... and eaten. There is but one way to deal with these people. No gaming or drinking must be allowed, blowing of shells or beating of drums must be forbidden, and every free negro or mulatto must wear on his arm a sign— perhaps a cross in blue or red." ...
— The Judgment House • Gilbert Parker

... next Morning till eleven, and then we sat down to Breakfast; I eat two Slices of Bread and Butter, and drank three Dishes of Tea, with a good deal of Sugar, and we both look'd very silly. After Breakfast we drest our selves, he in a blue Camblet Coat, very richly lac'd, and Breeches of the same; with a Paduafoy Waistcoat, laced with Silver; and I, in one of my Mistress's Gowns. I will have finer when I come to Town. We then took a Walk in the Garden, and he kissed me several times, and made ...
— An Apology for the Life of Mrs. Shamela Andrews • Conny Keyber

... Methylene blue Heterocyclic (ring structure with atoms besides carbon, such as sulfur, oxygen, nitrogen,) aromatic chemical compound with the ...
— The Veterinarian • Chas. J. Korinek

... confectioner of Yvetot had been intrusted with the tarts and sweets. As he had only just set up on the place, he had taken a lot of trouble, and at dessert he himself brought in a set dish that evoked loud cries of wonderment. To begin with, at its base there was a square of blue cardboard, representing a temple with porticoes, colonnades, and stucco statuettes all round, and in the niches constellations of gilt paper stars; then on the second stage was a dungeon of Savoy cake, surrounded by many fortifications in candied angelica, almonds, raisins, and quarters of ...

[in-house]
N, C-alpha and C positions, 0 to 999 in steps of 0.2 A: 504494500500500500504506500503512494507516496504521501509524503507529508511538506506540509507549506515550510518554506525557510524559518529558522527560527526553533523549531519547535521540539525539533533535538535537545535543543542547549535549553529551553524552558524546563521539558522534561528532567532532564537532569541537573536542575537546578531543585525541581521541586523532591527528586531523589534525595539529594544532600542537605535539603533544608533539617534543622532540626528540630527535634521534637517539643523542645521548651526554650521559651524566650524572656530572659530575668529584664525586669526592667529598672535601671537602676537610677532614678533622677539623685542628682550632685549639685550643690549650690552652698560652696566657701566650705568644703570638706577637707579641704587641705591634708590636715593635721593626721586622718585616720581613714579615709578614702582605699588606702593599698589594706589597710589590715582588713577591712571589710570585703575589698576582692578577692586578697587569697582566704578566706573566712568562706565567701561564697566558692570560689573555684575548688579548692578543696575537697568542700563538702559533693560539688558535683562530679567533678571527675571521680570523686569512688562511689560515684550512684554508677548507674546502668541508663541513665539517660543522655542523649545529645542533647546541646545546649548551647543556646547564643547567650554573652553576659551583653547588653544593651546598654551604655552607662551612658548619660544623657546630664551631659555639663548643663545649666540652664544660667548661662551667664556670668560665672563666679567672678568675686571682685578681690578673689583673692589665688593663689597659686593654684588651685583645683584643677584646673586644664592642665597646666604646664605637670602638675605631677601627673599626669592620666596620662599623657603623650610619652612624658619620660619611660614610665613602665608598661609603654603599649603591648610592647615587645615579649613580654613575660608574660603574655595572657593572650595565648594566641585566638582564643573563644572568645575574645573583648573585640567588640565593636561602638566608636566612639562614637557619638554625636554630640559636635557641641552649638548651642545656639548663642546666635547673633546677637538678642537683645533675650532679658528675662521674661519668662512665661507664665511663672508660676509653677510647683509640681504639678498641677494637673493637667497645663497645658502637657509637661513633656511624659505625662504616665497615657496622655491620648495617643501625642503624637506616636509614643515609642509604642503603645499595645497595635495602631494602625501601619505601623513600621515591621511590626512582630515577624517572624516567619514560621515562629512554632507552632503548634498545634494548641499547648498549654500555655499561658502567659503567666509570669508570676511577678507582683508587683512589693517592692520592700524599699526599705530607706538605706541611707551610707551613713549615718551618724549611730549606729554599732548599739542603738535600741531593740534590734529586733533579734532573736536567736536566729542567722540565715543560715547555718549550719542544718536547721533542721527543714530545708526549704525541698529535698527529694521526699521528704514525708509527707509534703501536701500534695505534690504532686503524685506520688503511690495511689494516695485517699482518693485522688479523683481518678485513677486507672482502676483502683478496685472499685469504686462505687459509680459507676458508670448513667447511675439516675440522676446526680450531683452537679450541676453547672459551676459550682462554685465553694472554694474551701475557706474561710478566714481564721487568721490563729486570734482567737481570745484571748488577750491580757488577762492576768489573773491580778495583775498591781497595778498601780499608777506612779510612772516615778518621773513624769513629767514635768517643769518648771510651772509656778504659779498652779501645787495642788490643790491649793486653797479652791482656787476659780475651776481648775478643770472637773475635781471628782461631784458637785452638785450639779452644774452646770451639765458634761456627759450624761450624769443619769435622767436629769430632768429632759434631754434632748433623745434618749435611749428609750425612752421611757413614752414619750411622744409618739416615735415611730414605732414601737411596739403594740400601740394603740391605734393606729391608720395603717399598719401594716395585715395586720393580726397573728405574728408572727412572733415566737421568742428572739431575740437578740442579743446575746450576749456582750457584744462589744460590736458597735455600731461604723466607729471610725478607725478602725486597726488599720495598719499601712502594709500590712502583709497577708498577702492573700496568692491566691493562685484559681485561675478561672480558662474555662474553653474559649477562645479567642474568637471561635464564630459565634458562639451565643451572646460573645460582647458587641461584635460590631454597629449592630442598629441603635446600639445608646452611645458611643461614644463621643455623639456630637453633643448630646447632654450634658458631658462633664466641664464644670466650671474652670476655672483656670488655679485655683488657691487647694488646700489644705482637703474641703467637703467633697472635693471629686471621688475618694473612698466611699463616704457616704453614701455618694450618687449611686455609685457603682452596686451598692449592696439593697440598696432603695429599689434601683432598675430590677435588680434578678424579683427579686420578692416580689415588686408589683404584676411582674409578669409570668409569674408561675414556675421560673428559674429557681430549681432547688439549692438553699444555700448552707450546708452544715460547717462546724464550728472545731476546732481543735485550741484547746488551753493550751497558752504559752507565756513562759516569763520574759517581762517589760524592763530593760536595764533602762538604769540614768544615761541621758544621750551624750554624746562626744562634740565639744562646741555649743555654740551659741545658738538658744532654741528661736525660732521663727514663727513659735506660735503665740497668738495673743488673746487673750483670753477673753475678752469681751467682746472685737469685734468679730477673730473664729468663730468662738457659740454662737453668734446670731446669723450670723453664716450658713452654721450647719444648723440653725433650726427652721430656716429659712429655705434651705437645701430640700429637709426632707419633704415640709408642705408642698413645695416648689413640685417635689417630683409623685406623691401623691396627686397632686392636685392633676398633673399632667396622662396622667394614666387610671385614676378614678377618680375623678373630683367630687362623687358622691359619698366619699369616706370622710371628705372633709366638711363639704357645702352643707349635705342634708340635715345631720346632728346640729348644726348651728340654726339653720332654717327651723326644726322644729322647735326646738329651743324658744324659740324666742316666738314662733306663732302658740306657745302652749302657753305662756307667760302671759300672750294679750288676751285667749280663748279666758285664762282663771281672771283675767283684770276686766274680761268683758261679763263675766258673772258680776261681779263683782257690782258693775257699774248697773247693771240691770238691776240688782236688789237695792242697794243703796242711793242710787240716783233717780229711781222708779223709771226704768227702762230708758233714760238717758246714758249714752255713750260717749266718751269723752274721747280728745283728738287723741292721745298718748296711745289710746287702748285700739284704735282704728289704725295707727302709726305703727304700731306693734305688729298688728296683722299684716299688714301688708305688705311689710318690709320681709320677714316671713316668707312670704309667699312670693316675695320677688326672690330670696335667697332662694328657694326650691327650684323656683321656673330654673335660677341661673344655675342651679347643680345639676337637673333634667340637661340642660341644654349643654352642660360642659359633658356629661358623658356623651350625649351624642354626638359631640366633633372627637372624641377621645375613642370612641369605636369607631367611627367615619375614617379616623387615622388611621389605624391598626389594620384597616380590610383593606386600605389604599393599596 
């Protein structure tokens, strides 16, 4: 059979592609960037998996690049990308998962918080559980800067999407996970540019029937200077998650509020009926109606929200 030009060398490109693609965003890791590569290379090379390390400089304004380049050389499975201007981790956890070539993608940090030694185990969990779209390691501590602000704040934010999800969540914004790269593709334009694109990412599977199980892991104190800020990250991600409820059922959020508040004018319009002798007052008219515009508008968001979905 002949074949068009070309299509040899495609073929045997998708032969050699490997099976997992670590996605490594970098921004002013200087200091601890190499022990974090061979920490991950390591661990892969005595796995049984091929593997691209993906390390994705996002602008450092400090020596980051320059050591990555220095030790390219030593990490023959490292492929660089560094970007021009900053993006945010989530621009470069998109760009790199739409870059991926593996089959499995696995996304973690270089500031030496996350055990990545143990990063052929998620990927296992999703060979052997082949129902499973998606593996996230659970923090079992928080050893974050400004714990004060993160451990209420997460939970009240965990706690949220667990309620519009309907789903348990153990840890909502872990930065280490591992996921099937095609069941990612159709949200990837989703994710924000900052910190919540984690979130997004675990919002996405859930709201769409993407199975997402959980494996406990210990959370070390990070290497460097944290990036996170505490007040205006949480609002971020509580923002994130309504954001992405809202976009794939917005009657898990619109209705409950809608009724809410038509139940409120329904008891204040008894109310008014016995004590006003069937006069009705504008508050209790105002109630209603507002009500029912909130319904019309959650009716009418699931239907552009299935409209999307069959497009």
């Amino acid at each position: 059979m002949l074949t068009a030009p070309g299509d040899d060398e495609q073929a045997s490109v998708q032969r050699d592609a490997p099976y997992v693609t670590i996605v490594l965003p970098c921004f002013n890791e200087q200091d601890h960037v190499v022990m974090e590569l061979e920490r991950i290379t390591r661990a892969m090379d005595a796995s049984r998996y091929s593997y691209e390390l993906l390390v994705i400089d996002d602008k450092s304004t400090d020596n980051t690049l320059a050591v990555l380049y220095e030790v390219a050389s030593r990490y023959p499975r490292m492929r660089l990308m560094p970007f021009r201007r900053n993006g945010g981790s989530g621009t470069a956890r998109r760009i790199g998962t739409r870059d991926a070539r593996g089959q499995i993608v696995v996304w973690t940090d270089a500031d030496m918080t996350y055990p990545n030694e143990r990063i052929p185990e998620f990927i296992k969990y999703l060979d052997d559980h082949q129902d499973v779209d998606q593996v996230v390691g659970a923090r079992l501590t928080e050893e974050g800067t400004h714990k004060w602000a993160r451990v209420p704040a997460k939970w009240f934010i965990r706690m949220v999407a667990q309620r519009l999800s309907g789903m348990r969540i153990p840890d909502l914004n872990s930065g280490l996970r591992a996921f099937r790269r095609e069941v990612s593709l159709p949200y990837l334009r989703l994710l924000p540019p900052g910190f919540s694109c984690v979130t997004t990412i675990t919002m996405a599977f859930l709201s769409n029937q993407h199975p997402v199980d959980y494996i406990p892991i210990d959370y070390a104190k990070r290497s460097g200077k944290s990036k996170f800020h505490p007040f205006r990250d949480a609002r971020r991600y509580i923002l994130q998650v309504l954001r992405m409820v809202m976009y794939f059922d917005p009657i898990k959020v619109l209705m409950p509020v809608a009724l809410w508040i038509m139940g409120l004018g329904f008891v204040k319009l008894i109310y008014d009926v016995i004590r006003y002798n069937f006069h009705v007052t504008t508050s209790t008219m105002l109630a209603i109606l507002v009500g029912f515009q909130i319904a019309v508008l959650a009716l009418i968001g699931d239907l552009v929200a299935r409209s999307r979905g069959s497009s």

— Madame Bovary • Gustave Flaubert

... day was that of the far-away year 1513, when a small fleet of Spanish ships, sailing westward from the green Bahamas, first came in sight of a flower-lined shore, rising above the blue Atlantic waves, and seeming to smile a welcome as the mariners gazed with eyes of joy and hope on the inviting arcades of its verdant forest depths. Never had the eyes of white men beheld this land of beauty before. English ships had sailed along the coast to the north, ...
— Historical Tales, Vol. 2 (of 15) - The Romance of Reality • Charles Morris

... bareheaded colonel Galloped through the white infernal Powder cloud; And his broadsword was swinging, And his brazen throat was ringing Trumpet-loud; Then the blue Bullets flew, And the trooper jackets redden at the touch of the leaden Rifle breath; And rounder, rounder, rounder, roared the iron six-pounder, ...
— America First - Patriotic Readings • Various

... tingling wakefulness of the tired body which succeeds to the few refreshing seconds of irresistible sleep, and his wide-open eyes looked absently at the doorway of Omar's hut. The reed walls glistened in the light of the fire, the smoke of which, thin and blue, drifted slanting in a succession of rings and spirals across the doorway, whose empty blackness seemed to him impenetrable and enigmatical like a curtain hiding vast spaces full of unexpected surprises. This was only his fancy, but it was absorbing enough to make ...
— An Outcast of the Islands • Joseph Conrad

... with vertical, pallid folds gathered loosely into a chin frosted with unkempt silver; his mouth was lipless, close, shadowed by an overhanging, swollen nose; and, from beneath deep, troubled brows, pale blue eyes set close together regarded life skeptically, intently, with appalling avidity, veiled ...
— Mountain Blood - A Novel • Joseph Hergesheimer